Airbus touts 400-seat ‘A350-8000’ jetliner

The European planemaker has swung into an active pre-marketing phase as it responds to a recent upgrade in the competing Boeing 777

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Airbus is seeking airline support for a new 400-seat jetliner provisionally dubbed the A350-8000 as competition escalates with Boeing over the world’s largest two-engined jets, airline and aviation industry sources said.

After talking up the possibility of a new member of its A350 family, the European planemaker has swung into an active pre-marketing phase as it responds to a recent upgrade in the competing Boeing 777.

While Boeing has scored successes in the Gulf with its biggest ever twin-engined jet, the 406-seat 777-9, Airbus is expected to aim its design at airlines that do not always require the performance needed for extreme Gulf conditions.

“It would have similar capacity and range (as the 777-9) and substantially lower seat-mile costs,” Airbus sales chief John Leahy said in an interview. “We are showing it to airlines right now.”

The project is the latest move in a game of leapfrog played by Airbus and Boeing over the past decade in the market for big twinjets, valued at about $1.9 trillion over 20 years.

It marks a shift in priorities after the oil price collapse eased pressure on Airbus to upgrade its larger four-engined A380, output of which is declining because of slow sales.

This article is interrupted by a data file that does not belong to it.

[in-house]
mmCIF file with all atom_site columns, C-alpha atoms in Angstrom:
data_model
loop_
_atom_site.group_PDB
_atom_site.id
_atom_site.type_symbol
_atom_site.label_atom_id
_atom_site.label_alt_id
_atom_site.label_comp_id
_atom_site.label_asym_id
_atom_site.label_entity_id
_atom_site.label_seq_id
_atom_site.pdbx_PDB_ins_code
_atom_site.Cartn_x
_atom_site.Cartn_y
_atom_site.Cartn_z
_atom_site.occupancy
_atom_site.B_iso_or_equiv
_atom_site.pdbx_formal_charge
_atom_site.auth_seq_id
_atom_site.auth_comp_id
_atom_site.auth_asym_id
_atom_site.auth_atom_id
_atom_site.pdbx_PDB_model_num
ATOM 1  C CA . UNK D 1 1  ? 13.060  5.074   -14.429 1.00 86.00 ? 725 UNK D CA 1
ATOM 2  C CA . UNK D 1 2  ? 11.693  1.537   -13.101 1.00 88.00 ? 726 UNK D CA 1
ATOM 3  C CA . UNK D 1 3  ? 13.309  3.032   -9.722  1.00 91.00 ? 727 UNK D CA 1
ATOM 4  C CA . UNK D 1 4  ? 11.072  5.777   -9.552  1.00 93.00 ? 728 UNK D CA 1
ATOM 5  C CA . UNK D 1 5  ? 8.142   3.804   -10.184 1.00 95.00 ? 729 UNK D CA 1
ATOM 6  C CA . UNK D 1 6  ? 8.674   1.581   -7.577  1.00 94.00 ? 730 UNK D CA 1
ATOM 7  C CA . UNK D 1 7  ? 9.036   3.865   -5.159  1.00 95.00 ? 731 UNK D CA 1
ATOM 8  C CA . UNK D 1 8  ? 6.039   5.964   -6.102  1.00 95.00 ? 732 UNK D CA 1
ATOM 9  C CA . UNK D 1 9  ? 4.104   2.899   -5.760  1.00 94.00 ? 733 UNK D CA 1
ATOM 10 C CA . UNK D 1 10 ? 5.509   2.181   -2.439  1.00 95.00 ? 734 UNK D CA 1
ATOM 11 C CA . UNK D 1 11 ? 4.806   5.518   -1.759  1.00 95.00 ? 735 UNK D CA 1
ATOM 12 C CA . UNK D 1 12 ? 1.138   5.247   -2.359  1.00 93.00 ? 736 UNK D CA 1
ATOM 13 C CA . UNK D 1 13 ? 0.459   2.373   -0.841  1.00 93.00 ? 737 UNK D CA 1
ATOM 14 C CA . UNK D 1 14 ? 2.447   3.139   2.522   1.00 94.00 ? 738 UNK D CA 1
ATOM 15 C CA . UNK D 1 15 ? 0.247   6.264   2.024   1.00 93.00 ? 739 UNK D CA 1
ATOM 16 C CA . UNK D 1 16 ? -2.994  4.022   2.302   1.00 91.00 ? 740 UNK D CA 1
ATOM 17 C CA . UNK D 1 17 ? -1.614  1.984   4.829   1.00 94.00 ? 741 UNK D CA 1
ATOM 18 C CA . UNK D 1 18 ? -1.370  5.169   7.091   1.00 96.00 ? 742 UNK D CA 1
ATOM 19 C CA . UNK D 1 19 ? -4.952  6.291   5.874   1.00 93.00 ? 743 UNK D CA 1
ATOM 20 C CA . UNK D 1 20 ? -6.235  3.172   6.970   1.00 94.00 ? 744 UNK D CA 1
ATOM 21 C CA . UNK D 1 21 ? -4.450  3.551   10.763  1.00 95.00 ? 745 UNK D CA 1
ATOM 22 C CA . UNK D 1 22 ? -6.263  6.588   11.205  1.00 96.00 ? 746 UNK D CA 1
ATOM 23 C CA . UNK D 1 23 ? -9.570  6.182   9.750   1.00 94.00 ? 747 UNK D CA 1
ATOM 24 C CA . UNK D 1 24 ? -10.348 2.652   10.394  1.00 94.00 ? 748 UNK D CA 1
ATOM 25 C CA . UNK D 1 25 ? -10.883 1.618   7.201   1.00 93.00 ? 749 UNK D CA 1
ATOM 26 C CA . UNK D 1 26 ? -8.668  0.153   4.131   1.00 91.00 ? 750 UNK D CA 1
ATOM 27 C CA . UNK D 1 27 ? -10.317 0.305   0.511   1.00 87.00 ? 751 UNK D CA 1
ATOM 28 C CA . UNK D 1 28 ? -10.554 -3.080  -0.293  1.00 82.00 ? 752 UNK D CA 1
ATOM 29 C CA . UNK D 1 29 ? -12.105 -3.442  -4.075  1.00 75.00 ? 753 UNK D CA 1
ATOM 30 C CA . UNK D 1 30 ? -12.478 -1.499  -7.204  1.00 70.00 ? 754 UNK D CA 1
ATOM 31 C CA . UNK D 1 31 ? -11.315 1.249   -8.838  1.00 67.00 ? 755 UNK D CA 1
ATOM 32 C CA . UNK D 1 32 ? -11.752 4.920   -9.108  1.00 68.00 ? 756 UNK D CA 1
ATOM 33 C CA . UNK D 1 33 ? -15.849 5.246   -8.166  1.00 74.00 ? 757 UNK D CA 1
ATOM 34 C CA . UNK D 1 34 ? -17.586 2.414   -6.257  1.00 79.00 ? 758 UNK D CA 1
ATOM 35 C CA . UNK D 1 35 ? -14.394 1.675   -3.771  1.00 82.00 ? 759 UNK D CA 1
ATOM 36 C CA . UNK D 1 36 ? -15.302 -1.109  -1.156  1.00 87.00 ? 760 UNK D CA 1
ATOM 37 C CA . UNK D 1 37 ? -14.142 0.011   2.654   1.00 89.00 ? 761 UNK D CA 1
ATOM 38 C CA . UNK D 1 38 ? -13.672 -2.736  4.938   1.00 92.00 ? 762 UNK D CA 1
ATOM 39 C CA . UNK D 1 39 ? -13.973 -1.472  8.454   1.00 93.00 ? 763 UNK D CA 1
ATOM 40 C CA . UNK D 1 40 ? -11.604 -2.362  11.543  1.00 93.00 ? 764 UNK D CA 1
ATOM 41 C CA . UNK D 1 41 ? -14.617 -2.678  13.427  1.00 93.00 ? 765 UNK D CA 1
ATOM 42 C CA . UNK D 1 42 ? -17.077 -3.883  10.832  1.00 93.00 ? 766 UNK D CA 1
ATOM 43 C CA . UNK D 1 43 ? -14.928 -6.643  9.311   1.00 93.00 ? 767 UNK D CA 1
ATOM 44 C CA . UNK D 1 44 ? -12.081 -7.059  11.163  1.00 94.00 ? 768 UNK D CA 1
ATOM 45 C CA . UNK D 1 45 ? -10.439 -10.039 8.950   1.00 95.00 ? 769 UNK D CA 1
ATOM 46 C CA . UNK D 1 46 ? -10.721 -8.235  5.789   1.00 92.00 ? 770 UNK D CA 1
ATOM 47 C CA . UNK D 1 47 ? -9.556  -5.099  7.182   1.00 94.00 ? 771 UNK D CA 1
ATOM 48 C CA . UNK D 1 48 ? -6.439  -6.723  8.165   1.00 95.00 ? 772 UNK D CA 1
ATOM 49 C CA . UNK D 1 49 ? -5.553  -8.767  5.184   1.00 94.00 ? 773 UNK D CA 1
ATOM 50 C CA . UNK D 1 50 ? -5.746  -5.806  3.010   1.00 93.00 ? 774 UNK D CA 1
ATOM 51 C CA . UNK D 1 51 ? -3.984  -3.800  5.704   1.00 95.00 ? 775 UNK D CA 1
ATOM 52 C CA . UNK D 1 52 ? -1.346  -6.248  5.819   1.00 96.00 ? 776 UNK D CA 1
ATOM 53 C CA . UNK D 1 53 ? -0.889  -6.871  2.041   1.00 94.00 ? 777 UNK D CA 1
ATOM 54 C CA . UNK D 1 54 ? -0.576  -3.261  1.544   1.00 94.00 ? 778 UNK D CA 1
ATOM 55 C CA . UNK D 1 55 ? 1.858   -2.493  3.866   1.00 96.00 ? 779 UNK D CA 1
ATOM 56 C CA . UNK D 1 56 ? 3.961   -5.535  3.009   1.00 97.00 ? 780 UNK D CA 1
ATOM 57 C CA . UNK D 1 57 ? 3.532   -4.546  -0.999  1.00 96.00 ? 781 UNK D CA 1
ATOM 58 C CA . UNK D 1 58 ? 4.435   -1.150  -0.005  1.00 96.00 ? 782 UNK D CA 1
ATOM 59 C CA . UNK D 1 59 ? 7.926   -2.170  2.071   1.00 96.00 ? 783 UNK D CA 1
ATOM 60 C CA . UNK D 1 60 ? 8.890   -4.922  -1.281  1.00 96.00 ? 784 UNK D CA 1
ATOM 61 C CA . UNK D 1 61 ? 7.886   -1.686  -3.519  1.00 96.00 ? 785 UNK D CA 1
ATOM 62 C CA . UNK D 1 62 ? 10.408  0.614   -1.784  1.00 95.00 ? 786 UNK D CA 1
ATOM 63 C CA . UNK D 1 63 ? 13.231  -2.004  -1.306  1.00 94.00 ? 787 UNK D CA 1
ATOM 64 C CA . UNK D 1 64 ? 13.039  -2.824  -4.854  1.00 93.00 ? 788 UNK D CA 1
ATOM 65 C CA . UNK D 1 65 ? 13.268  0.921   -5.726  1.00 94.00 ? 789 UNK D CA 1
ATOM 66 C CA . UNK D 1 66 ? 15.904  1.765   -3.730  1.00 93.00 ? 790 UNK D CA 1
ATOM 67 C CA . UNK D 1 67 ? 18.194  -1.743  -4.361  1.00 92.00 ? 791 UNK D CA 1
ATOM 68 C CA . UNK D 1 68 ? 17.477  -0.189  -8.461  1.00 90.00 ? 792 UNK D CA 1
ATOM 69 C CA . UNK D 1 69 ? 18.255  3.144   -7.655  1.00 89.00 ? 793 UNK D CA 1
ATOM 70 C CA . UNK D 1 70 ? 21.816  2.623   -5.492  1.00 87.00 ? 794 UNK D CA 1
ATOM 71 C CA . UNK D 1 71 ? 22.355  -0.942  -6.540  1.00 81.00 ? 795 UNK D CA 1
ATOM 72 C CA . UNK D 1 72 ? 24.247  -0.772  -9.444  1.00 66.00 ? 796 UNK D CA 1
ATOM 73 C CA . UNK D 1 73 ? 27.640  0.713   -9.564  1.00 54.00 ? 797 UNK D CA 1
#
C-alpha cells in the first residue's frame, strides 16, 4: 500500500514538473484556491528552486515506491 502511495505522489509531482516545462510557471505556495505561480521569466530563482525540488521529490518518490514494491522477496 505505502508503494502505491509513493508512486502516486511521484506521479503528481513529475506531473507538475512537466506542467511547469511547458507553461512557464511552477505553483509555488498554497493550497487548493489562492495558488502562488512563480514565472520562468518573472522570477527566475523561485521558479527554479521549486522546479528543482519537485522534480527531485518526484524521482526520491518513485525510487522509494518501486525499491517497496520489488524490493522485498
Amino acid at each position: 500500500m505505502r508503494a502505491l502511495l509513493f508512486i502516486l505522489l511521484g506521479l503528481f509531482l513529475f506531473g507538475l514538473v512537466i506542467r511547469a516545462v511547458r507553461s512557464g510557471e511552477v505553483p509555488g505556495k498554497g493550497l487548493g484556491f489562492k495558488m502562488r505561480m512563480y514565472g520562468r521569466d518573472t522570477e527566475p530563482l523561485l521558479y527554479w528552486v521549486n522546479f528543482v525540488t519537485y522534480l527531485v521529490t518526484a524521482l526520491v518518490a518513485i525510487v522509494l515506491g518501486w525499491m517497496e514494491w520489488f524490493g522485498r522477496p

Two airlines whose feedback could be decisive in whether Airbus launches the new jet are Singapore Airlines and British Airways.

Singapore took delivery of its first smaller A350-900 model this week and has long been weighing up the 777-9, while putting pressure on Airbus to offer it a choice.

Both airlines declined to comment.

Airbus planemaking president Fabrice Bregier was visiting Singapore on Thursday, where a spokesman declined to comment.

The A350 XWB (Extra Wide Body) family was launched after a string of setbacks in 2006 to compete with Boeing’s mid-sized 787 Dreamliner and the larger 777.

Boeing responded to the all-new jet by upgrading its existing 777 series to include the 777-9, which has outsold the A350-1000 by about 40 percent but has entered a lean period.

Boeing has disclosed 306 sales of 777-9s and a similar variant, while Airbus has sold 181 of its A350-1000s.

“It is clearly an airplane that is on its own in the marketplace and the airplane is selling very well,” Boeing marketing chief Randy Tinseth told the Istat Americas air finance conference, referring to the latest 777 model.

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